Reach reporter Julianne Cuba at (718) 260–4577 or by e-mail at jcuba@cnglocal.com. Follow her on Twitter @julcuba.
Updated 5:42 pm, July 9, 2018
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Reasonable discourse

Allen Swerdlowe from NA says:
Amazingly ironic. When we were in the early stages of planning Brooklyn Bridge Park, a bridge from Montague was soundly rejected by those who lived in the Heights -- fearing an influx of "undesirables" into their neighborhood. It was the right thing to do then as it is now.
June 21, 9:47 am
Andrew Porter from Brooklyn Heights says:
Allen is correct. Although BH initially rejected the idea of outsiders coming through the area, the end result of thousands coming through anyway—especially via the formerly quiet Joralemon Street and Willowtown area—has placed the Heights squarely in the crosshairs.

On top of that, while original estimates were for a few hundred thousand visitors, the first year brought over a million. Estimates for 2018 are for five million—that's 5,000,000—all coming through this area.

Additional access points are urgently needed.
June 21, 4:43 pm
Lauren from Fort Greene says:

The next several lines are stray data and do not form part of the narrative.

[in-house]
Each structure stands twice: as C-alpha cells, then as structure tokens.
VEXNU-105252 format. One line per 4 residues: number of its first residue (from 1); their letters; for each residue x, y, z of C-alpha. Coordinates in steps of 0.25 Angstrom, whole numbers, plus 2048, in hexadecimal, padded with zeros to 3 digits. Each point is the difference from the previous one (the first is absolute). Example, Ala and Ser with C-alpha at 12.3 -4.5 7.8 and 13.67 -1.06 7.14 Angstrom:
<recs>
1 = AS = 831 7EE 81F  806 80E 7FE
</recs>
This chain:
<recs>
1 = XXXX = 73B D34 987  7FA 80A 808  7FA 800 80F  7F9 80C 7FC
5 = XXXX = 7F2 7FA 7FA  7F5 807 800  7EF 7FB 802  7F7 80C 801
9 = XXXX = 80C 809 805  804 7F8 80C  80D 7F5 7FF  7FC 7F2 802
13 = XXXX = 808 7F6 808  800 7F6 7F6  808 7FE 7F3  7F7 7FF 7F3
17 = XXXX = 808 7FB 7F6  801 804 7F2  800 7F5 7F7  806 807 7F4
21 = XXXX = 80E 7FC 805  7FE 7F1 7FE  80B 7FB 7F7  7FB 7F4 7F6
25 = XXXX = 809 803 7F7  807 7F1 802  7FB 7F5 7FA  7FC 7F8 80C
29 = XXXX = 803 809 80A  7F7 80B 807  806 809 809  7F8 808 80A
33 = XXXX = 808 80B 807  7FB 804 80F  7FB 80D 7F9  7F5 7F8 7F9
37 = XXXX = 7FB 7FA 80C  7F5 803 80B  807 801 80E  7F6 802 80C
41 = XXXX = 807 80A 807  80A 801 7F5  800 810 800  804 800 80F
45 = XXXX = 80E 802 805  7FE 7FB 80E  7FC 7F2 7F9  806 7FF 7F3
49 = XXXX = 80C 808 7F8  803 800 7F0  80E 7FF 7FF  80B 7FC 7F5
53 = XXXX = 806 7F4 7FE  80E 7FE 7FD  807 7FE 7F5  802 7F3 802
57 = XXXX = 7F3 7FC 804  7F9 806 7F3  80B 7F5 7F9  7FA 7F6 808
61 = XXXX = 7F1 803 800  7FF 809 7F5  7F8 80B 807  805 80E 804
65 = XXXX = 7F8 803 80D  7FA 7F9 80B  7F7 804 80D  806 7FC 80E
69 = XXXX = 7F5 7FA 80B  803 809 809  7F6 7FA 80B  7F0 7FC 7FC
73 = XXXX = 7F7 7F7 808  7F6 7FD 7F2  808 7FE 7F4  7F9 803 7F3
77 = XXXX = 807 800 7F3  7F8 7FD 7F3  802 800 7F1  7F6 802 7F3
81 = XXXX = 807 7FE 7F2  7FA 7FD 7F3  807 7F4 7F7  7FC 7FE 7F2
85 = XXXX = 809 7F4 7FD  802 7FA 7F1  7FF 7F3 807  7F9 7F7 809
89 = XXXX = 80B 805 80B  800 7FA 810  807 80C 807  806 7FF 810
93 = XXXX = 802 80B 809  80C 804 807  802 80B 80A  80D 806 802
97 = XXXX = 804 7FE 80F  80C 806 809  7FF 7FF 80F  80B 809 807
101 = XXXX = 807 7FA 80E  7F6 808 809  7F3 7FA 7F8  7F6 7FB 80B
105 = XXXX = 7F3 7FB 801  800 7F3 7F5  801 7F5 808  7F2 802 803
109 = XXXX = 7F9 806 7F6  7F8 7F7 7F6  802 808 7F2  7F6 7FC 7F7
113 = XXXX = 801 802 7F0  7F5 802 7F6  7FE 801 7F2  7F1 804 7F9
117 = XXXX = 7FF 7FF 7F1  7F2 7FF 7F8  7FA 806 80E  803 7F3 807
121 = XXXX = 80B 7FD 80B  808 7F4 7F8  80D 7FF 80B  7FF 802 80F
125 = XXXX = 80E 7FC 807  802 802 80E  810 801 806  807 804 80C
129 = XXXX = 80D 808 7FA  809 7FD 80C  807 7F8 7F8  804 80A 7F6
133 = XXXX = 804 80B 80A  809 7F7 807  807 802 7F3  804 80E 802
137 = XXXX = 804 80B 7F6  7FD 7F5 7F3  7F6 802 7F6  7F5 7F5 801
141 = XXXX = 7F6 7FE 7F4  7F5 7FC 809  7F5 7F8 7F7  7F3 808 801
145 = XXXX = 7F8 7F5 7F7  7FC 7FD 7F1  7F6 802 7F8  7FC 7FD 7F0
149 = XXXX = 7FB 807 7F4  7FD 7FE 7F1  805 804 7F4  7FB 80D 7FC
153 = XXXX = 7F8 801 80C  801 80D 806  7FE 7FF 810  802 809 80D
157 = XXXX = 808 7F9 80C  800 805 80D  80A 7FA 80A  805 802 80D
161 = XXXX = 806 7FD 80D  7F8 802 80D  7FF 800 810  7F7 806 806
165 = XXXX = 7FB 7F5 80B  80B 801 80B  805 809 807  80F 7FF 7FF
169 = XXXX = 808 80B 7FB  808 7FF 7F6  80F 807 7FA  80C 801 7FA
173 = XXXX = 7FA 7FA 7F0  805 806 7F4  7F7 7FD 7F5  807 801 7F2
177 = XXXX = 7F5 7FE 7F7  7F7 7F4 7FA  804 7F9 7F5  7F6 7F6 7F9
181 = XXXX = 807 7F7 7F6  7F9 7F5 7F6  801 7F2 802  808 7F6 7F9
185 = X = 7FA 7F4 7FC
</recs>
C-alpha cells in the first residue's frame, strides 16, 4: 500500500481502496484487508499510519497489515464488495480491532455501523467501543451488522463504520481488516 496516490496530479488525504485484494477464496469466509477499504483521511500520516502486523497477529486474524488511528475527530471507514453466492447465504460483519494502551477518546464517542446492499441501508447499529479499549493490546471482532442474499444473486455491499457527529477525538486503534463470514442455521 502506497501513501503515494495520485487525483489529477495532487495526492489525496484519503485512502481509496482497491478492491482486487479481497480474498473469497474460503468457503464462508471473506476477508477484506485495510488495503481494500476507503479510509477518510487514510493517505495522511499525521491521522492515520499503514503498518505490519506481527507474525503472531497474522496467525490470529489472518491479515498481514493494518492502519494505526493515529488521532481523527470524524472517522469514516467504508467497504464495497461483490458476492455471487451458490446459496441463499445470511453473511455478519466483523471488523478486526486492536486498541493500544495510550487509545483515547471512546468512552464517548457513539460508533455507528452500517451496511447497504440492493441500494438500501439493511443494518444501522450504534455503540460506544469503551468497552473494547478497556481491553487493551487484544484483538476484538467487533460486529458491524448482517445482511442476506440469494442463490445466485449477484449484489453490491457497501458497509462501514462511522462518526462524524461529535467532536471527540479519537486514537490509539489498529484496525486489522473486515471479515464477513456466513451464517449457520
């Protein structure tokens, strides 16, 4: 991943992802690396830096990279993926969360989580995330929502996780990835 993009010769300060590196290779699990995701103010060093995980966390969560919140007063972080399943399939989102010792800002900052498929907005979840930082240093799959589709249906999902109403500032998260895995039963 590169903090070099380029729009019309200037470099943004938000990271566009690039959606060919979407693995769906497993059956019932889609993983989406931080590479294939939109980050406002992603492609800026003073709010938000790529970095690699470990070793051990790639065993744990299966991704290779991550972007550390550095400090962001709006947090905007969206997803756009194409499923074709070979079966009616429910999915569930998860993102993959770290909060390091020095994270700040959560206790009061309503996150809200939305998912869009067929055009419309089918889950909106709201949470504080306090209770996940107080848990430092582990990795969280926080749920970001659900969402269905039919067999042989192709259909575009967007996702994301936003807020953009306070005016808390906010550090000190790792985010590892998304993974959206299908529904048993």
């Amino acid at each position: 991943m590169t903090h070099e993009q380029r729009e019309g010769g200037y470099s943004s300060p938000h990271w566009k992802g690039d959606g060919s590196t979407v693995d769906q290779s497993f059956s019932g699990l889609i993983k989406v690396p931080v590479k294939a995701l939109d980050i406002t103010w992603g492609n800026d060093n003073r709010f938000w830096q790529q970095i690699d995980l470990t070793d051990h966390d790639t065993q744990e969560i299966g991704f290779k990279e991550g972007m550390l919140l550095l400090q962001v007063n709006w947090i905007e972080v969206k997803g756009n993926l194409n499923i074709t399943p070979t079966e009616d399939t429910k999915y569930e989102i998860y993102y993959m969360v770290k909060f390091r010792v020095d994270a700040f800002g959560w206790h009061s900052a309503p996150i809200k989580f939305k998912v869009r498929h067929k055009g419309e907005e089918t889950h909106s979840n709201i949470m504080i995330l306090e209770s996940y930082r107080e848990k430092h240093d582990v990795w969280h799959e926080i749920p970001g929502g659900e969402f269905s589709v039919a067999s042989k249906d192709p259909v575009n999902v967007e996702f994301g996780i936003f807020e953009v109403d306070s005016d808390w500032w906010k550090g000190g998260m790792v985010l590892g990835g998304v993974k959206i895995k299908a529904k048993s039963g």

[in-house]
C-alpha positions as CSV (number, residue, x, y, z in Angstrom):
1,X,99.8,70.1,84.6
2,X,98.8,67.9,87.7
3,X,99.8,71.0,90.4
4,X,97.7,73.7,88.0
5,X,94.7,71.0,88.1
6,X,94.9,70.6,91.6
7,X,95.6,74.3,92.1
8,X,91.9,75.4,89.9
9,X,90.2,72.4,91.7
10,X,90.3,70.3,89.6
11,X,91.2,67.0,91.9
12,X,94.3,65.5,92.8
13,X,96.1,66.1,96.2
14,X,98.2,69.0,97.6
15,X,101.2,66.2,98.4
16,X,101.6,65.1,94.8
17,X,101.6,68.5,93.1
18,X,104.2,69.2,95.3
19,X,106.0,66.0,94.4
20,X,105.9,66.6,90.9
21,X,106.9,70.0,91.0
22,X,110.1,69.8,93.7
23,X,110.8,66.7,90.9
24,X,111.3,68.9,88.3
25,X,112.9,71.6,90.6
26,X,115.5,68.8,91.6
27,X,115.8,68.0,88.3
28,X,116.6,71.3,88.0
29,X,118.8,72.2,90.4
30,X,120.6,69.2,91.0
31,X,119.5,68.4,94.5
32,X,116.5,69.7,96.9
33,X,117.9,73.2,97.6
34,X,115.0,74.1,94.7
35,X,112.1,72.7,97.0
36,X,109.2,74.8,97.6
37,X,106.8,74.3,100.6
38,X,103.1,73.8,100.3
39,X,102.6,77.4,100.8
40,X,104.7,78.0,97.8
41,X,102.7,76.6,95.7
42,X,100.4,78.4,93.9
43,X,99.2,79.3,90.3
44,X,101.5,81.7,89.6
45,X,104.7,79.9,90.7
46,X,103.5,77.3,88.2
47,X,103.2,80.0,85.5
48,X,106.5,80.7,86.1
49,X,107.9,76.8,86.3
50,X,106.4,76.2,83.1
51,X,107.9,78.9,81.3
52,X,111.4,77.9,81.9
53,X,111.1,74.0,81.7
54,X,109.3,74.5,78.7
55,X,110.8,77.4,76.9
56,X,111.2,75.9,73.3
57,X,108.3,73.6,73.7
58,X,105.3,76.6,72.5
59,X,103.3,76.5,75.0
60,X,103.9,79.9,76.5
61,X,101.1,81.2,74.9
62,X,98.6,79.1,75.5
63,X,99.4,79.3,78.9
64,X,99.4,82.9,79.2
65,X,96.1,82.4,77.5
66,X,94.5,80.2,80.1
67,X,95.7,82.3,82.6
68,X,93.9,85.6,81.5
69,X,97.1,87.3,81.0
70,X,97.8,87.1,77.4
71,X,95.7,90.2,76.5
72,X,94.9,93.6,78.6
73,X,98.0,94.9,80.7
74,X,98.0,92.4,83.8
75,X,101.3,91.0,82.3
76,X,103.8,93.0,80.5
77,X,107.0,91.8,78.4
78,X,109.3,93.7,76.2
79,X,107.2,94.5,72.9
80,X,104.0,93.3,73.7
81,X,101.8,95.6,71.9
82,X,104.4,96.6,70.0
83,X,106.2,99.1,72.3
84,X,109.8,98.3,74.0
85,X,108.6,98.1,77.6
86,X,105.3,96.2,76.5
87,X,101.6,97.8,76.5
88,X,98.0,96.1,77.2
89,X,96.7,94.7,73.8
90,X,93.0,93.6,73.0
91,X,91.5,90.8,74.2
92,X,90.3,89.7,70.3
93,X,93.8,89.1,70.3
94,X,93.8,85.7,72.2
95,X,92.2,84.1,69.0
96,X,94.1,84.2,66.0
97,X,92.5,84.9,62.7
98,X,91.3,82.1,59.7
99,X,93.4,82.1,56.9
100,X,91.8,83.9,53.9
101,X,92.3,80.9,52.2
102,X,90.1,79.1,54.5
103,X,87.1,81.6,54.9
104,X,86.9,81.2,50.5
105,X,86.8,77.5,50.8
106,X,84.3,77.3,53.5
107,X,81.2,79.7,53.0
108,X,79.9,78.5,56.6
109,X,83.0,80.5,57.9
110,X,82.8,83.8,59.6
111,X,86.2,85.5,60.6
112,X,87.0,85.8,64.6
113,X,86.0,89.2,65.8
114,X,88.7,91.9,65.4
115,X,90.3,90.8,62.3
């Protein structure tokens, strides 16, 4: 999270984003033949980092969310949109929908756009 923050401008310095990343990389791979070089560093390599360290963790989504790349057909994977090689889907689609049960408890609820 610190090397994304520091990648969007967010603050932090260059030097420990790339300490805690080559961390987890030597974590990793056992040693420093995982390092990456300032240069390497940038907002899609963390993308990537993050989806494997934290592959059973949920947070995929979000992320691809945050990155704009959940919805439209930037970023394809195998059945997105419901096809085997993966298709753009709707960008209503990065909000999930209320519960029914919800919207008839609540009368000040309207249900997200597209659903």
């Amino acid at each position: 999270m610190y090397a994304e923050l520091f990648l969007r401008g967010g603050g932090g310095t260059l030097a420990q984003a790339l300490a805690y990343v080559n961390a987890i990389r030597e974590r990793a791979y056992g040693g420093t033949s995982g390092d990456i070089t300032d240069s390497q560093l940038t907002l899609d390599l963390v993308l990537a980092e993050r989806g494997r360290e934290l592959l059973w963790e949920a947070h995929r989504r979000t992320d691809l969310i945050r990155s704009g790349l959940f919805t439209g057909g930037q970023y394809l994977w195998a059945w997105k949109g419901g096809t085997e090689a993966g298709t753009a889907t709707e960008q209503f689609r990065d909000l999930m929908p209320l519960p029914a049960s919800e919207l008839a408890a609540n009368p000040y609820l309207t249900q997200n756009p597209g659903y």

I don't like "strangers" in my neighborhood. This needs to be stopped.
June 21, 8:06 pm
ujh from (Now) Westchester County says:
Agree with Allen and Andrew; I well remember that the suggestion of park access via Montague Street was rejected immediately by residents of the historic district. The street and its merchants could have benefited from additional foot traffic then, and this need continues to exist.
June 21, 10:08 pm
Bob Grobe from Downtown says:
A detailed study of options was done in 2008. A ramp at the foot of Remsen Street heading sharply southwest down to the Pier 5 uplands looks like the best solution. Here's the link to the study:

https://www.yumpu.com/en/document/view/9481862/brooklyn-bridge-park-transportation-study-3-2008/6